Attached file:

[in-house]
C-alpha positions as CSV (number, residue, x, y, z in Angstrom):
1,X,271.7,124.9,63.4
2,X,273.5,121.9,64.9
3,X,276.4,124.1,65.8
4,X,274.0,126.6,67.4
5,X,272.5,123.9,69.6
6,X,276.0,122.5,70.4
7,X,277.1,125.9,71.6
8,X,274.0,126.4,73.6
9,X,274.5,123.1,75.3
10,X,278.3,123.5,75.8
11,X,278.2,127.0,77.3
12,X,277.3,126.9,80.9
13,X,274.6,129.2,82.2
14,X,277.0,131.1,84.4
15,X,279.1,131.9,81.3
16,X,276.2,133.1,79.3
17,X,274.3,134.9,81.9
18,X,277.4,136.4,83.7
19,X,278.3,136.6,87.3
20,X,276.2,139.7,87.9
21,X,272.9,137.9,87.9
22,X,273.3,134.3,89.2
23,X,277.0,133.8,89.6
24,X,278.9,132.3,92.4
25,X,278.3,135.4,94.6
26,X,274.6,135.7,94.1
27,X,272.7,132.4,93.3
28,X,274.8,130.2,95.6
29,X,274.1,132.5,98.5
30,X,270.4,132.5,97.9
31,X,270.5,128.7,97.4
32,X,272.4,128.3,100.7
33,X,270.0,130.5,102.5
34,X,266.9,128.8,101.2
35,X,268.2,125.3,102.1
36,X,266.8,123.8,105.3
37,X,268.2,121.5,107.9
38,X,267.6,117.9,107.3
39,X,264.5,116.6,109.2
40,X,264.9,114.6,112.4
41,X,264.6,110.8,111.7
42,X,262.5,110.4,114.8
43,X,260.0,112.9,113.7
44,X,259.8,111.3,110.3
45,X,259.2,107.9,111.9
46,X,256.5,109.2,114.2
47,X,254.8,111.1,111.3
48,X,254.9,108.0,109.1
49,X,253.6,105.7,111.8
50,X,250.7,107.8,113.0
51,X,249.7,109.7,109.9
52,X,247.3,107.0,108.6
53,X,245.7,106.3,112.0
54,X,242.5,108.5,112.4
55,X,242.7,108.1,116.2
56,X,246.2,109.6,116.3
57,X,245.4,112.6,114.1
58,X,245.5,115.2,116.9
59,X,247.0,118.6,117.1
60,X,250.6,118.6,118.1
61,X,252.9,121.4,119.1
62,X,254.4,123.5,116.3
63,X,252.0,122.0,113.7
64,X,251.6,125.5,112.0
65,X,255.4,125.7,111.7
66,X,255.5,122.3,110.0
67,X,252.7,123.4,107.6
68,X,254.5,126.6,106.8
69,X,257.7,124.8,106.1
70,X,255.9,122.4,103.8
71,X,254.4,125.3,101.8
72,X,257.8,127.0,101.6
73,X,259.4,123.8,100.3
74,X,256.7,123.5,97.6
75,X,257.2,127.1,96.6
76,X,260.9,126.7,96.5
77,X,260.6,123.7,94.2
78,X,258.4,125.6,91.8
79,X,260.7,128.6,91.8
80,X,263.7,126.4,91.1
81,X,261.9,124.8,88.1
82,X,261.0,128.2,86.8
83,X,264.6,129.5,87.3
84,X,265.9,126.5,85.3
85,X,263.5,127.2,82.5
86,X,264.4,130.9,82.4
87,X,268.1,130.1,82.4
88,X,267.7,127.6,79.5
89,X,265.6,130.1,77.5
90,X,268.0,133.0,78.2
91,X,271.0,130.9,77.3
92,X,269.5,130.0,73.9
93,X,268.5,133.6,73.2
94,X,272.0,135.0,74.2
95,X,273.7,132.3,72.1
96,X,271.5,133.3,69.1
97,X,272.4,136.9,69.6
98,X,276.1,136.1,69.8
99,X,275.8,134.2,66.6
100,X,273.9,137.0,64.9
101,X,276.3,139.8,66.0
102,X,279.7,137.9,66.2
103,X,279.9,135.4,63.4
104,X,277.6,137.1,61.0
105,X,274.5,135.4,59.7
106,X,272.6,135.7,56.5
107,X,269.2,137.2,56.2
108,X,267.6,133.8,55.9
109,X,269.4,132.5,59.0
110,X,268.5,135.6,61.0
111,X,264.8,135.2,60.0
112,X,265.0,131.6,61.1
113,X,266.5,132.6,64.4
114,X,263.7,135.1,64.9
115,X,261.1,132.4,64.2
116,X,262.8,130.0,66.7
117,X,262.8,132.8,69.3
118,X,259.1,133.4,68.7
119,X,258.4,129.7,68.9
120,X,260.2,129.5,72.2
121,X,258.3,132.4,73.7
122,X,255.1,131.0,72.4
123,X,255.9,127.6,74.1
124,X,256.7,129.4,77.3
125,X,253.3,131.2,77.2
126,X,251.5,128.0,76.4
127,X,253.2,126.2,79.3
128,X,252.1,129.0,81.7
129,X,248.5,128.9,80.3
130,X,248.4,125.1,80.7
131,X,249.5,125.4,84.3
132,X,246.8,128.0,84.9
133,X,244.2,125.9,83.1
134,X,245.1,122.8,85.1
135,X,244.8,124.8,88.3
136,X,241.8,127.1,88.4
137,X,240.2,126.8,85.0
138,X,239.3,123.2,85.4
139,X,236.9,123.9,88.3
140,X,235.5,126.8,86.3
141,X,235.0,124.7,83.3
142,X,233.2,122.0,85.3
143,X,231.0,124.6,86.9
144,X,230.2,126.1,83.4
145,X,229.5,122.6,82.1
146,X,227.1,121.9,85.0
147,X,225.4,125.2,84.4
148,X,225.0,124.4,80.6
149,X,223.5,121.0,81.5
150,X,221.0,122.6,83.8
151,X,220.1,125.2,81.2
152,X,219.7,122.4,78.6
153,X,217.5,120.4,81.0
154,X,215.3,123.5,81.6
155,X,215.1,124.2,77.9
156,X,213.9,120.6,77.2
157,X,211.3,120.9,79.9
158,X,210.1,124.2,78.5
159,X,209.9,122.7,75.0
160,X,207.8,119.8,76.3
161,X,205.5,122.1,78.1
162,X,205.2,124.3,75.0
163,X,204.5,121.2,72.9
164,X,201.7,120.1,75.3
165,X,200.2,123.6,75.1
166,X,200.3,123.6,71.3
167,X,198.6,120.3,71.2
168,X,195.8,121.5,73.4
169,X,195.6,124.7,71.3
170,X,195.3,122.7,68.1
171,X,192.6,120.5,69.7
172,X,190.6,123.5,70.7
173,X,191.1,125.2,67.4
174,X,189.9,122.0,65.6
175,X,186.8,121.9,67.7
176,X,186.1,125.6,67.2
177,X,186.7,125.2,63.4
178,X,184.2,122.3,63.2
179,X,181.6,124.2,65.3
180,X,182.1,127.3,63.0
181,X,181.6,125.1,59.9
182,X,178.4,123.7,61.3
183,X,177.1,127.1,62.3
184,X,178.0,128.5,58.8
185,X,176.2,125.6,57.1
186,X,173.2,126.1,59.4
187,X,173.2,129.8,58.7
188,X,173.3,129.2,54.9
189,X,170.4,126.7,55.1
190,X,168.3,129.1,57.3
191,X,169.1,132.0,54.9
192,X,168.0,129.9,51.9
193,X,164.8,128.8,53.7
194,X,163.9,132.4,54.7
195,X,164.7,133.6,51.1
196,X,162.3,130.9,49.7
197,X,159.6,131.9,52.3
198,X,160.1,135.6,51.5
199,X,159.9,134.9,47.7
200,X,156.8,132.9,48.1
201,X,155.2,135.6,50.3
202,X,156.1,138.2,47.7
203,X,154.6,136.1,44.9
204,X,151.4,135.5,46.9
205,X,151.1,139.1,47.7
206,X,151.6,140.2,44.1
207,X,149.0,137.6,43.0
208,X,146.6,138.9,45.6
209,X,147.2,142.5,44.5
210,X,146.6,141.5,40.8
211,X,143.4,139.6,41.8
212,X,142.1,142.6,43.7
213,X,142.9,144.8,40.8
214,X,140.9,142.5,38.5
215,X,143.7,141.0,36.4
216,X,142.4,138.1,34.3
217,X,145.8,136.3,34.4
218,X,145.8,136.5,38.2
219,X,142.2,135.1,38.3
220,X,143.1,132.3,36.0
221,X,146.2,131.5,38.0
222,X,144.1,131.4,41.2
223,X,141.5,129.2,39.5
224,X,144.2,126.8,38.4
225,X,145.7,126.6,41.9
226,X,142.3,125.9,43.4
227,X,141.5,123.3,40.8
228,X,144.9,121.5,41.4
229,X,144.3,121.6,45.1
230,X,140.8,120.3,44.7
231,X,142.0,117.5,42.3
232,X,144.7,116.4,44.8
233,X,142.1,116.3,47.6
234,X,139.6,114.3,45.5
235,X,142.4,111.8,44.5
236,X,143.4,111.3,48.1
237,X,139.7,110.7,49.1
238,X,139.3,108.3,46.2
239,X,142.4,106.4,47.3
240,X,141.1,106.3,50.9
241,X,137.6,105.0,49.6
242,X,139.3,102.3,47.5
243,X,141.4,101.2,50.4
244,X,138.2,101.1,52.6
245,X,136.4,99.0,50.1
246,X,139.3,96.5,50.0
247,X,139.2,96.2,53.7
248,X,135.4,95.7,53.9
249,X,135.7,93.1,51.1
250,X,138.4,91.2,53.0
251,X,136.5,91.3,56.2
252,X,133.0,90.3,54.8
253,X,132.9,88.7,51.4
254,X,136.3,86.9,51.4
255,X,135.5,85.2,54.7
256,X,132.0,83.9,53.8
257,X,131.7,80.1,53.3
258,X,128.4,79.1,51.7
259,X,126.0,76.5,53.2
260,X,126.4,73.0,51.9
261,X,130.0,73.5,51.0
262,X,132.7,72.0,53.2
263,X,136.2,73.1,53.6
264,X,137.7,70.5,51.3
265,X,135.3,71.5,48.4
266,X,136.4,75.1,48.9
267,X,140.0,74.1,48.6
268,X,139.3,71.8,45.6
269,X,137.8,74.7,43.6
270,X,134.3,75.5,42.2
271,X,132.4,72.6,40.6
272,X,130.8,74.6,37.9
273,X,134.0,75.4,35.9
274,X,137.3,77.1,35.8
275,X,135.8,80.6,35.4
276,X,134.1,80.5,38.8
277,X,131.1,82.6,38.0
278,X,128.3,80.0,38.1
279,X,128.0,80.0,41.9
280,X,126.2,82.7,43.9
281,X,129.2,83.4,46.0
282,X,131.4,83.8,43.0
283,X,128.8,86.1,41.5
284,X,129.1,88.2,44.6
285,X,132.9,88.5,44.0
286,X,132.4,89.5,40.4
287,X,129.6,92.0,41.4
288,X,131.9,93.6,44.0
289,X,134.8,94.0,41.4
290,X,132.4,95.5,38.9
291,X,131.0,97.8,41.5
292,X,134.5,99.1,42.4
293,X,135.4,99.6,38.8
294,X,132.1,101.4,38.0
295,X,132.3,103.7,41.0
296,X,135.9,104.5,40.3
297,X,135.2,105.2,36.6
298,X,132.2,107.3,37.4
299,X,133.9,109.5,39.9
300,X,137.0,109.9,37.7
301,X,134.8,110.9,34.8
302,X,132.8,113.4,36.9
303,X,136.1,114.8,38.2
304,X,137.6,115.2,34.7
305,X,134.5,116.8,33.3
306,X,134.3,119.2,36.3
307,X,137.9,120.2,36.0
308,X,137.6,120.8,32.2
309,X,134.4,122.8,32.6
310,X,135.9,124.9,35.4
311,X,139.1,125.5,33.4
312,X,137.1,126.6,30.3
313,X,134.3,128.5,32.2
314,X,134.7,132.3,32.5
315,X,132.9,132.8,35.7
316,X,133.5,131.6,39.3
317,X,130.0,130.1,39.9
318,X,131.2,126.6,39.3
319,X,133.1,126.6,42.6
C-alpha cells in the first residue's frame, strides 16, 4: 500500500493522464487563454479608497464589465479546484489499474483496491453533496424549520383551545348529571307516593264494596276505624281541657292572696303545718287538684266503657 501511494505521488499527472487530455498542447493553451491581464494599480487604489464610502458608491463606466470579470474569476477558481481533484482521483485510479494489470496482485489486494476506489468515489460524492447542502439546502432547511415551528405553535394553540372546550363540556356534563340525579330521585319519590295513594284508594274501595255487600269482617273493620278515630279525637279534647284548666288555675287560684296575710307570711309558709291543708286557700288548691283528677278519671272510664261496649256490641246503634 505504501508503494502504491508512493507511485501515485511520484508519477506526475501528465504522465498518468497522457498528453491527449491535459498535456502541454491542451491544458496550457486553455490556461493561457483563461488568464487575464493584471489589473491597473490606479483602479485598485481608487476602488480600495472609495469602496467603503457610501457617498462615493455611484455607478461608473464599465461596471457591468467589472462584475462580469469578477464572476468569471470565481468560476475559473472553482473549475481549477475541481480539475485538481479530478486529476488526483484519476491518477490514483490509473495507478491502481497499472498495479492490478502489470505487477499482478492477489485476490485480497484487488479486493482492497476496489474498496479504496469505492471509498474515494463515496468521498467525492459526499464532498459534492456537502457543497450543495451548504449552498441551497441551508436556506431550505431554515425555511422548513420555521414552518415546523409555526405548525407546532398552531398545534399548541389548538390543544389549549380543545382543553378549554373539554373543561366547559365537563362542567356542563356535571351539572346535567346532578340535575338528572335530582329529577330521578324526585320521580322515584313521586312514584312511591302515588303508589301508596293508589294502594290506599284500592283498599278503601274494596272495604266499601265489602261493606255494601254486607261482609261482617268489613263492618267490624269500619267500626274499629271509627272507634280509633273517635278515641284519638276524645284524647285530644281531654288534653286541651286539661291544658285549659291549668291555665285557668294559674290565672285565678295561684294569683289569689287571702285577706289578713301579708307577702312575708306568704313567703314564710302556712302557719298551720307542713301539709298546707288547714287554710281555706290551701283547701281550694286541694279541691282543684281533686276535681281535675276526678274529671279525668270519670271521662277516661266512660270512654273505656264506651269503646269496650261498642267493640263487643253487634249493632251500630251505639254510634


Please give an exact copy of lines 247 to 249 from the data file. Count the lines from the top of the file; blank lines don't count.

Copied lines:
245,X,136.4,99.0,50.1
246,X,139.3,96.5,50.0
247,X,139.2,96.2,53.7